Case in point:  Catalina had arrived in the New World as a cabin boy on a ship belonging to (of all people) her uncle, who in a now-familiar pattern, did not recognize her, but quickly adopted the young man as his protégé.  Catalina admits that the uncle was very good to her, but in the end, her ne’er-do-well instincts took over. Upon docking in Panama, their last stop before the return trip to Spain, she clubbed him over the head while he was sleeping (!) and made off with 500 reales.  (BTW, from what we can tell, her nom de guerre changed at this point–she used many throughout her remarkable life, but it appears as though this may be the moment when she changed from Francisco de Loyola to Alonso Díaz Ramirez de Guzmán.)

catalina rejected princesses

Just as I was going to press I found this AMAZING website featuring “princesses” too bold/quirky/badass to make Disney’s cut.  Catalina’s among their picks, obvs.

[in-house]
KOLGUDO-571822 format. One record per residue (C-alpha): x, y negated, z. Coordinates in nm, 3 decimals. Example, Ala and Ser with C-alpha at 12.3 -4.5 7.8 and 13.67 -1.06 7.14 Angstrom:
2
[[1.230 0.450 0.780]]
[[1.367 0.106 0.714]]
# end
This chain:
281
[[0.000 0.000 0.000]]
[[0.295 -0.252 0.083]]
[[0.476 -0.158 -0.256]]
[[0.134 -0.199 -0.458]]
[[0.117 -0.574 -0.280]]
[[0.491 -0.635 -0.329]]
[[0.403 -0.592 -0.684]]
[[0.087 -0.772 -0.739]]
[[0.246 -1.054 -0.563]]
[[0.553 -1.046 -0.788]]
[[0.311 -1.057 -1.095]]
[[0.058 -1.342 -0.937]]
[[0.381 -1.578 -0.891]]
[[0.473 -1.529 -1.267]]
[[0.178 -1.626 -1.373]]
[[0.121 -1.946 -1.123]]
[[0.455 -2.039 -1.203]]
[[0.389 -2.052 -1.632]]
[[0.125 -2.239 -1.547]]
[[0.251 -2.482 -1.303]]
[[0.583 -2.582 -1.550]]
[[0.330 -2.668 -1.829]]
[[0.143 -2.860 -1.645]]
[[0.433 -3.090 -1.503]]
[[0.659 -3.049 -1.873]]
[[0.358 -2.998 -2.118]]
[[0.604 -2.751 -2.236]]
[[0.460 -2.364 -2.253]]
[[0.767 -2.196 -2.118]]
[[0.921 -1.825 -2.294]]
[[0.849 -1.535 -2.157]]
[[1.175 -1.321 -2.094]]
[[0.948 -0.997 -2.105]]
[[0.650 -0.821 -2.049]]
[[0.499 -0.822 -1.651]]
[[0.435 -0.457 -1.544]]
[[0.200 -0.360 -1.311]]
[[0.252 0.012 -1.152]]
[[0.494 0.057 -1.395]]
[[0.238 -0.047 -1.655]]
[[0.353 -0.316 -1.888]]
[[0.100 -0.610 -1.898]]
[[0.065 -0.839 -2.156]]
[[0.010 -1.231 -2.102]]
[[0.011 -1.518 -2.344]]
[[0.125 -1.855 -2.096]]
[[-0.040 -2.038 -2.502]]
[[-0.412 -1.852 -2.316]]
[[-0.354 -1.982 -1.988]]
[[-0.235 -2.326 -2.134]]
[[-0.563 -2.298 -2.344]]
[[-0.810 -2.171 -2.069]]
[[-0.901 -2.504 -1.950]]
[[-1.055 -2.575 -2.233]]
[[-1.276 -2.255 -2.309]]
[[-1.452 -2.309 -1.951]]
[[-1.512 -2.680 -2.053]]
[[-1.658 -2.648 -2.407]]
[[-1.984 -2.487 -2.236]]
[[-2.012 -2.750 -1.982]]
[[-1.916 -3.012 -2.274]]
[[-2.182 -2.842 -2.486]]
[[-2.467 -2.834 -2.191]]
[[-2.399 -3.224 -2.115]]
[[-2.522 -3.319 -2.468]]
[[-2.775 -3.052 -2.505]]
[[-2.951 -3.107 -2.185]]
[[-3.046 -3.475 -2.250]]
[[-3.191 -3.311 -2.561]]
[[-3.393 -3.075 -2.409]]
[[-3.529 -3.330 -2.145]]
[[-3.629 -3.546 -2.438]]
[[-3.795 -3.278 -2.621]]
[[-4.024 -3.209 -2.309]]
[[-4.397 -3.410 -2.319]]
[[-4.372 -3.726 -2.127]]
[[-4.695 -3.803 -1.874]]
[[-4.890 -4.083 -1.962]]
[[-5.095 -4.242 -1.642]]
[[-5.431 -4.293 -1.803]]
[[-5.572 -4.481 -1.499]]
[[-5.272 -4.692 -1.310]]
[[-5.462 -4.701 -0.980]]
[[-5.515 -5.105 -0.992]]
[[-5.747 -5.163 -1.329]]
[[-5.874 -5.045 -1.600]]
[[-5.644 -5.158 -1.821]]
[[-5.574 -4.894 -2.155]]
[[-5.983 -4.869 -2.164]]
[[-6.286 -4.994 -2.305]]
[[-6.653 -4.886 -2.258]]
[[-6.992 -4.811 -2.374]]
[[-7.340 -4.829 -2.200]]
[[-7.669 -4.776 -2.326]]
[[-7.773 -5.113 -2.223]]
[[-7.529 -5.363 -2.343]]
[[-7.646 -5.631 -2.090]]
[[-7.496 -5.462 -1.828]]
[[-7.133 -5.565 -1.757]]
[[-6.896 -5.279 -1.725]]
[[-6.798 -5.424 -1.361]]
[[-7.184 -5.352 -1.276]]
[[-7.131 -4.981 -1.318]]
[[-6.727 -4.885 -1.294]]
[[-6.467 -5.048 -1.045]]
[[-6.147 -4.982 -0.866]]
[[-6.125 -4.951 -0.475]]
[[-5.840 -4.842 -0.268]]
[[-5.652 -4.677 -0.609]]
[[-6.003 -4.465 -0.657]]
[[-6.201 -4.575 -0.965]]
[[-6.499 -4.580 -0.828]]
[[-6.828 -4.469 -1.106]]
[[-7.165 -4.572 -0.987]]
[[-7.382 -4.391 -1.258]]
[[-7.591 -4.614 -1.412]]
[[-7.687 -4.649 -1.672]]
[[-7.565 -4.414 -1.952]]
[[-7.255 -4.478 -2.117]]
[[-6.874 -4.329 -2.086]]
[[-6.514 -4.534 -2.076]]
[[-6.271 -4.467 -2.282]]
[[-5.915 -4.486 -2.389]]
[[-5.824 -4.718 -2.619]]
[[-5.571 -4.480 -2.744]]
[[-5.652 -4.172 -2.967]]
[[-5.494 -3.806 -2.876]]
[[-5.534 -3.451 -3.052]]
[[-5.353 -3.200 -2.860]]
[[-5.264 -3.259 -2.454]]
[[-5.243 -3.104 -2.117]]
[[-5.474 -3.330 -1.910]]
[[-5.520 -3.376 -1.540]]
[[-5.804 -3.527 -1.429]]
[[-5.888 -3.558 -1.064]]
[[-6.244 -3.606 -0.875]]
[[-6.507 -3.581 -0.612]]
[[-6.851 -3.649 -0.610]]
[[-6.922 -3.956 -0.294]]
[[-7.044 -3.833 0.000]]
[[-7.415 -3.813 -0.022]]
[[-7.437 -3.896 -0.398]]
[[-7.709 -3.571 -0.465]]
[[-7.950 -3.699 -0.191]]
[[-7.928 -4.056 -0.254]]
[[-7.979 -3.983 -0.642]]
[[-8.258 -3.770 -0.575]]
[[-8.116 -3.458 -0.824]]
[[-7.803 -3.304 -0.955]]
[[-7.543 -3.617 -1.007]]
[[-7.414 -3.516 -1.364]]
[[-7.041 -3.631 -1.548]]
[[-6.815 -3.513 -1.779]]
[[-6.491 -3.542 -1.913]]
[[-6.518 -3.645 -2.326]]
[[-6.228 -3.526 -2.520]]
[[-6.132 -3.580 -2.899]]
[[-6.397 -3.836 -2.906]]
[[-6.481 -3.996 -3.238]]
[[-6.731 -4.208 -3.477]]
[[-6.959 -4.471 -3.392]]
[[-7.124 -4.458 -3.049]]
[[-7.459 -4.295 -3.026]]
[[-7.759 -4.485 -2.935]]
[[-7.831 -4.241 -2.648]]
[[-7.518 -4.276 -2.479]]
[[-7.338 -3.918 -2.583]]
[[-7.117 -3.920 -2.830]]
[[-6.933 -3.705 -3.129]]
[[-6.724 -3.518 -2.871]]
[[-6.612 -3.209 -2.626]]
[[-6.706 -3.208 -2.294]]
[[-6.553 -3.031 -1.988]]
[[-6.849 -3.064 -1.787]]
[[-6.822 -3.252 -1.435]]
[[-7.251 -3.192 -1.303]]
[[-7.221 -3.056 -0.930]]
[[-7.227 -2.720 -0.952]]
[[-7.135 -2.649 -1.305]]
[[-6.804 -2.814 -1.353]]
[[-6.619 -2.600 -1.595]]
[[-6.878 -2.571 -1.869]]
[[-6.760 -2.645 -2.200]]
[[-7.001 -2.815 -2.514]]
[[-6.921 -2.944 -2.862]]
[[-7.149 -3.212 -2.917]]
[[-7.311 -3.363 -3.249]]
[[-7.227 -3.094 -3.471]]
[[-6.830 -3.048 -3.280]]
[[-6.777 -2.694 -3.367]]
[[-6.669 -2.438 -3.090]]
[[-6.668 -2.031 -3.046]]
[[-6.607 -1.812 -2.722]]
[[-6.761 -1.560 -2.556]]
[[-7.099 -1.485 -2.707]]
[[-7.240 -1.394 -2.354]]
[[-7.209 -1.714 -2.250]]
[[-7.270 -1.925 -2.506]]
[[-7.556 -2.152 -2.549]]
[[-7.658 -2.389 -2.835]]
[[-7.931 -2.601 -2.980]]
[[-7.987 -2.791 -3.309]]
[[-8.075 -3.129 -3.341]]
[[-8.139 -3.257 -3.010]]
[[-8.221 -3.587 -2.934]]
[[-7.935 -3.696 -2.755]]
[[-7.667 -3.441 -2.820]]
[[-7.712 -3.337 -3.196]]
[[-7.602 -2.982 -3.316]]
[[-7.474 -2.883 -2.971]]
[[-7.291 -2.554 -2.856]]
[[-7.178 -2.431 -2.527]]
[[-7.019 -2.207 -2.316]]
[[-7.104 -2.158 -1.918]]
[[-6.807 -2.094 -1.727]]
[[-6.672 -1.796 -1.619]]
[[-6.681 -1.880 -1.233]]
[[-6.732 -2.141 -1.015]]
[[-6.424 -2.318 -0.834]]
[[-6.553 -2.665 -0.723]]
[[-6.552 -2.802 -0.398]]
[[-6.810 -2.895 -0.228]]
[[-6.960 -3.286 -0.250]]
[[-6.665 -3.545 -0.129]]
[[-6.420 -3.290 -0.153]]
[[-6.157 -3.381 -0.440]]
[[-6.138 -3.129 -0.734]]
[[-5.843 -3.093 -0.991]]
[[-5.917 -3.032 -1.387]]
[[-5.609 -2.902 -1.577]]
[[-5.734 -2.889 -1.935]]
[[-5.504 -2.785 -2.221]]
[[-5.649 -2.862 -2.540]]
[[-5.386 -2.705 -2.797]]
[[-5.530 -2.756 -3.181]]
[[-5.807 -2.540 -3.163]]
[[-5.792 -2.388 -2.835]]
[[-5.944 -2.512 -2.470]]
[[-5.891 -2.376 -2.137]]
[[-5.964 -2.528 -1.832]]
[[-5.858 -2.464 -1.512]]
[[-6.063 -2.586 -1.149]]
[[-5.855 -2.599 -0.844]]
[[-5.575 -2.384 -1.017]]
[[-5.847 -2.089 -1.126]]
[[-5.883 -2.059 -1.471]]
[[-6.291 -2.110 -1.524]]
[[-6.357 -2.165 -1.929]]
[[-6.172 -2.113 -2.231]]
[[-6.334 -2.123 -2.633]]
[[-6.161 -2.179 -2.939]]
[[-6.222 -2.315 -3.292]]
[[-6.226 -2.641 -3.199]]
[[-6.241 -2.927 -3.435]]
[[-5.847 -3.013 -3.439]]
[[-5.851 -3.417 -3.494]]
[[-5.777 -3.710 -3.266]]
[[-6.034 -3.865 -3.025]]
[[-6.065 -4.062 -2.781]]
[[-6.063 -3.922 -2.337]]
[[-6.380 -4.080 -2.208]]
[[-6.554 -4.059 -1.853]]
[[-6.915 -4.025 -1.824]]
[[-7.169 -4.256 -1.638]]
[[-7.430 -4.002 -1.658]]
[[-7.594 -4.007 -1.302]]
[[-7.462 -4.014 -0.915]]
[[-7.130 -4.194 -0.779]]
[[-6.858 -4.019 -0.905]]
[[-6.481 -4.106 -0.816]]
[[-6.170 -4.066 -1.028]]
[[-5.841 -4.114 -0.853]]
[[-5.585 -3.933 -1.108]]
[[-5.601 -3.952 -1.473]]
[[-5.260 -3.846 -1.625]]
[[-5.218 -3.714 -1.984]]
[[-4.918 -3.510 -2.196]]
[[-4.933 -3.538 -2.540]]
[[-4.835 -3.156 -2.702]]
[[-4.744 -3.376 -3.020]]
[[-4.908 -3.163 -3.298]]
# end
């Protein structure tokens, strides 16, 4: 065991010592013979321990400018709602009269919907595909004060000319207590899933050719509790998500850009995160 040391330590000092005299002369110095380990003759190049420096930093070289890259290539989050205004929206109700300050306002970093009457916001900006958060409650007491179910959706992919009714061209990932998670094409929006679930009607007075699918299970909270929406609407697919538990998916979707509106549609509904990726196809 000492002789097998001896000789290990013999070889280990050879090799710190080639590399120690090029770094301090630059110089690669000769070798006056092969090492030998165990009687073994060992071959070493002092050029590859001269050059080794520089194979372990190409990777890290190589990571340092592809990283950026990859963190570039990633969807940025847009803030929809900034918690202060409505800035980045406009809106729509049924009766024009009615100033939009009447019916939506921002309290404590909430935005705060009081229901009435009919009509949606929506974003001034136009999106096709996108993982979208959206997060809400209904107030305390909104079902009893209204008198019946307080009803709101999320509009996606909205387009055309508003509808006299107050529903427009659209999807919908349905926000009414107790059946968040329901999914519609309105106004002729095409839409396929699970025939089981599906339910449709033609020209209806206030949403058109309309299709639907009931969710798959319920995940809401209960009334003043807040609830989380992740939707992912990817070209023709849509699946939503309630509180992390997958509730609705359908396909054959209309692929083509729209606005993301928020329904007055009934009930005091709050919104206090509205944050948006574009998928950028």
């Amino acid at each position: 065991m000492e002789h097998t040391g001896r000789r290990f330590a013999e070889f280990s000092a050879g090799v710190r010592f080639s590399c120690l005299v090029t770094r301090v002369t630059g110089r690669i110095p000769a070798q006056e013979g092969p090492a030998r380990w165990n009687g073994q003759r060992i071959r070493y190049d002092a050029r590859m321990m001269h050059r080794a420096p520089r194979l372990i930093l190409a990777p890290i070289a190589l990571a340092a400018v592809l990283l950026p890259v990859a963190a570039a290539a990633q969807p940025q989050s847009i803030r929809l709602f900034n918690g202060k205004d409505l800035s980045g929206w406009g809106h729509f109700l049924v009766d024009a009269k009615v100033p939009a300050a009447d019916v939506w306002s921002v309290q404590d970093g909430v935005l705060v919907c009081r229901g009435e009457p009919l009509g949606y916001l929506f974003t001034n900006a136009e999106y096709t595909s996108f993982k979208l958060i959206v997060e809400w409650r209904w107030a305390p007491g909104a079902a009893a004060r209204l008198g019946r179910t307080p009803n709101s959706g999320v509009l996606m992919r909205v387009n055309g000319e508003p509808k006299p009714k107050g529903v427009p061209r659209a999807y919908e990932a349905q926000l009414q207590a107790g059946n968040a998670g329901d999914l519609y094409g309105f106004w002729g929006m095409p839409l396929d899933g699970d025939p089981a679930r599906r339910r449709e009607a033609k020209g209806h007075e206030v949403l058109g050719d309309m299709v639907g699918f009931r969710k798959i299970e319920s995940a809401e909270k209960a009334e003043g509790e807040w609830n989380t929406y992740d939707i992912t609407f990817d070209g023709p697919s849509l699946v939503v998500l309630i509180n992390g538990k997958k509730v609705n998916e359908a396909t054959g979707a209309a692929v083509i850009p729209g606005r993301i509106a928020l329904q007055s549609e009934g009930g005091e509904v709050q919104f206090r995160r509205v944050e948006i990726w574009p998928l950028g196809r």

After a dramatic shipwreck and another bout living with yet another patron who outfitted her with not only clothes and a business, but slaves as well, Catalina/Alonso found herself in a pickle.  Having slashed the face of a local dandy in a sword fight, (10) she was thrown in jail.  The only way out, according to her patron, was if she (being to all parties concerned a “he,” of course) married the patron’s own mistress, whose niece was, in turn, married to Catalina’s victim.